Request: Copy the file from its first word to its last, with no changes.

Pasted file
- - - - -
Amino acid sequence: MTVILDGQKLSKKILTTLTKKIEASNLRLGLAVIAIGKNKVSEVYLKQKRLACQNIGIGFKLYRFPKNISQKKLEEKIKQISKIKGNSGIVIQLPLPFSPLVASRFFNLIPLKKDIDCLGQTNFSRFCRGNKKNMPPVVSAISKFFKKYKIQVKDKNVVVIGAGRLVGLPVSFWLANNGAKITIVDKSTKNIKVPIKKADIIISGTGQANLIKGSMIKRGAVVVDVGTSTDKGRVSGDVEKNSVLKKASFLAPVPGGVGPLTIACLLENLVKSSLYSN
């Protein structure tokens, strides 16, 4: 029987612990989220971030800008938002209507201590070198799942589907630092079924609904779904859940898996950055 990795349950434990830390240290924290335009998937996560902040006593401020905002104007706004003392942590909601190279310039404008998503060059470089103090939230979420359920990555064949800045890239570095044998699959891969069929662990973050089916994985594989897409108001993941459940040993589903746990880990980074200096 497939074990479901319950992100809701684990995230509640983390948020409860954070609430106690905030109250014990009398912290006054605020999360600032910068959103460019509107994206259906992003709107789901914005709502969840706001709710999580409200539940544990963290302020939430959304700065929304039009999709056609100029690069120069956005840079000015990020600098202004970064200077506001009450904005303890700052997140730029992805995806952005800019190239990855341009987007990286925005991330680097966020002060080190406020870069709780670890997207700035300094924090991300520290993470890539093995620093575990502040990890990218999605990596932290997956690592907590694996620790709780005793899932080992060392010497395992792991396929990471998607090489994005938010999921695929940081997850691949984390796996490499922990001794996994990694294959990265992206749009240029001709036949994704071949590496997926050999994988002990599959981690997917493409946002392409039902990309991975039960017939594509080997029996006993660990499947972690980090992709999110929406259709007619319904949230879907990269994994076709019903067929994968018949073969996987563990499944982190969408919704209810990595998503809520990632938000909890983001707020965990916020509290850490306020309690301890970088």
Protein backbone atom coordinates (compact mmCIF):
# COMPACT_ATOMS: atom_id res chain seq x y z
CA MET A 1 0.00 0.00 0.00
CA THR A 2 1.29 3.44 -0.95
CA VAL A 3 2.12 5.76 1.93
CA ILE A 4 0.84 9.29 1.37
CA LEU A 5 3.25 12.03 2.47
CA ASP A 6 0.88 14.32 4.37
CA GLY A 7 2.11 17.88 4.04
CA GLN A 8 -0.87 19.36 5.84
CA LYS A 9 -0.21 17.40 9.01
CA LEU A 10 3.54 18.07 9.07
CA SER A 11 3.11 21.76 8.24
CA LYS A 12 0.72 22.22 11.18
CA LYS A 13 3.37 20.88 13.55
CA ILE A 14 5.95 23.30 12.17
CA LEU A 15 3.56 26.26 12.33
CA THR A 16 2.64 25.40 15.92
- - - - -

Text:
Amino acid sequence: MTVILDGQKLSKKILTTLTKKIEASNLRLGLAVIAIGKNKVSEVYLKQKRLACQNIGIGFKLYRFPKNISQKKLEEKIKQISKIKGNSGIVIQLPLPFSPLVASRFFNLIPLKKDIDCLGQTNFSRFCRGNKKNMPPVVSAISKFFKKYKIQVKDKNVVVIGAGRLVGLPVSFWLANNGAKITIVDKSTKNIKVPIKKADIIISGTGQANLIKGSMIKRGAVVVDVGTSTDKGRVSGDVEKNSVLKKASFLAPVPGGVGPLTIACLLENLVKSSLYSN
């Protein structure tokens, strides 16, 4: 029987612990989220971030800008938002209507201590070198799942589907630092079924609904779904859940898996950055 990795349950434990830390240290924290335009998937996560902040006593401020905002104007706004003392942590909601190279310039404008998503060059470089103090939230979420359920990555064949800045890239570095044998699959891969069929662990973050089916994985594989897409108001993941459940040993589903746990880990980074200096 497939074990479901319950992100809701684990995230509640983390948020409860954070609430106690905030109250014990009398912290006054605020999360600032910068959103460019509107994206259906992003709107789901914005709502969840706001709710999580409200539940544990963290302020939430959304700065929304039009999709056609100029690069120069956005840079000015990020600098202004970064200077506001009450904005303890700052997140730029992805995806952005800019190239990855341009987007990286925005991330680097966020002060080190406020870069709780670890997207700035300094924090991300520290993470890539093995620093575990502040990890990218999605990596932290997956690592907590694996620790709780005793899932080992060392010497395992792991396929990471998607090489994005938010999921695929940081997850691949984390796996490499922990001794996994990694294959990265992206749009240029001709036949994704071949590496997926050999994988002990599959981690997917493409946002392409039902990309991975039960017939594509080997029996006993660990499947972690980090992709999110929406259709007619319904949230879907990269994994076709019903067929994968018949073969996987563990499944982190969408919704209810990595998503809520990632938000909890983001707020965990916020509290850490306020309690301890970088």
Protein backbone atom coordinates (compact mmCIF):
# COMPACT_ATOMS: atom_id res chain seq x y z
CA MET A 1 0.00 0.00 0.00
CA THR A 2 1.29 3.44 -0.95
CA VAL A 3 2.12 5.76 1.93
CA ILE A 4 0.84 9.29 1.37
CA LEU A 5 3.25 12.03 2.47
CA ASP A 6 0.88 14.32 4.37
CA GLY A 7 2.11 17.88 4.04
CA GLN A 8 -0.87 19.36 5.84
CA LYS A 9 -0.21 17.40 9.01
CA LEU A 10 3.54 18.07 9.07
CA SER A 11 3.11 21.76 8.24
CA LYS A 12 0.72 22.22 11.18
CA LYS A 13 3.37 20.88 13.55
CA ILE A 14 5.95 23.30 12.17
CA LEU A 15 3.56 26.26 12.33
CA THR A 16 2.64 25.40 15.92